7.  Security of Supply. It is increasingly evident that a national industrial base which supplies the full range of defence products is no longer sustainable. So, although there are no strategic concerns about transfers of military goods and technology between the six LoI governments for their own use, governments need confidence that security of supply will be effective, not just in present circumstances, but in a wide range of future contingencies. Accordingly, this Agreement commits the governments to work together to ensure that the new industrial environment does not prejudice national security interests. The six governments recognise that this is an area where they will have to use the Agreement to broaden and deepen existing arrangements for achieving assurance of supply.

  8.  Security of Classified Information. The Agreement will introduce new simplified security provisions for exchanges of classified information between governments or their defence industries, which nevertheless maintain the security of that information, even when industry is restructuring across national borders.

  9.  Export Procedures. Defence exports are important for the maintenance of a strong and competitive European defence industry, and ensure that national requirements can be met more economically from extended production runs. The Agreement commits participating governments to introduce simplified arrangements and procedures for export licensing, and for transit documentation approved by participating governments. The proposed arrangements will not dilute existing national export controls and exports will continue to be conducted within the ambit of the EU Code of Conduct on Arms Exports. The MoD is confident that the new arrangements will benefit industry considerably, both in terms of assurance of supply, and reduced bureaucracy. For example, the Global Project Licences will govern transfers between Parties in the context of approved co-operative programmes, meaning that companies will not require separate licences for individual transfers associated with such programmes.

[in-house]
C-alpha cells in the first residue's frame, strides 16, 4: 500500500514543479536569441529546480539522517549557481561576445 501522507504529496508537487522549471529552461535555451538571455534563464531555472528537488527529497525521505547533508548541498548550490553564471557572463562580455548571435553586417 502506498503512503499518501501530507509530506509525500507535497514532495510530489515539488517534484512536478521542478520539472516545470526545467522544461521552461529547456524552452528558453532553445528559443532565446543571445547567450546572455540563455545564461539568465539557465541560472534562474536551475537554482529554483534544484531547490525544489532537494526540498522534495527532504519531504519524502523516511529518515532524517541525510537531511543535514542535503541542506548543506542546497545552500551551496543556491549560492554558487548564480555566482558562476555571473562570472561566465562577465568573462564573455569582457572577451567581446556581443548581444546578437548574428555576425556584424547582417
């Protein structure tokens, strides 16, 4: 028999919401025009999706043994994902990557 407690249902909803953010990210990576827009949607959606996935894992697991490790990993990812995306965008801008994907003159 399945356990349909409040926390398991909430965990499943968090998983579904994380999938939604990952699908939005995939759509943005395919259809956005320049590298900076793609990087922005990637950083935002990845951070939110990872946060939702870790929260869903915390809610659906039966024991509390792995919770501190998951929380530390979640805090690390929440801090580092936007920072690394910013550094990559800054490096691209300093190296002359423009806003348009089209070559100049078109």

10.  Research & Technology. There is wasteful duplication of research funding in Europe. The Agreement tackles this by fostering co-ordination of joint activities to increase the advanced knowledge base and thus encourage technological development and innovation. It builds on experience gained in existing European multilateral research and technology fora and seeks, inter alia, to create a climate in which nations can establish projects more quickly and efficiently than at present.

  11.  Treatment of Technical Information. Excessive restrictions on the movement of technical information between governments and their defence industries can reduce the potential to advance the knowledge base and can inhibit innovation and the development of new products. This Agreement tackles this by establishing clear principles for the disclosure, transfer, use and ownership of technical information.

  12.  Harmonisation of Military Requirements. The Agreement commits the countries to further work on improving the harmonisation of military requirements—an essential prerequisite to better equipment co-operation. A key aim will be to start the process earlier through co-operative equipment planning, and identification and formulation of common military requirements rather than to attempt to harmonise already mature "national" requirements.

  13.  MoD is committed to press ahead with the detailed implementation of the measures under the Agreement, which is consistent with our aim of improving equipment and industrial co-operation in Europe. Answers to the Committee's specific questions on the framework Agreement are attached at Annex A.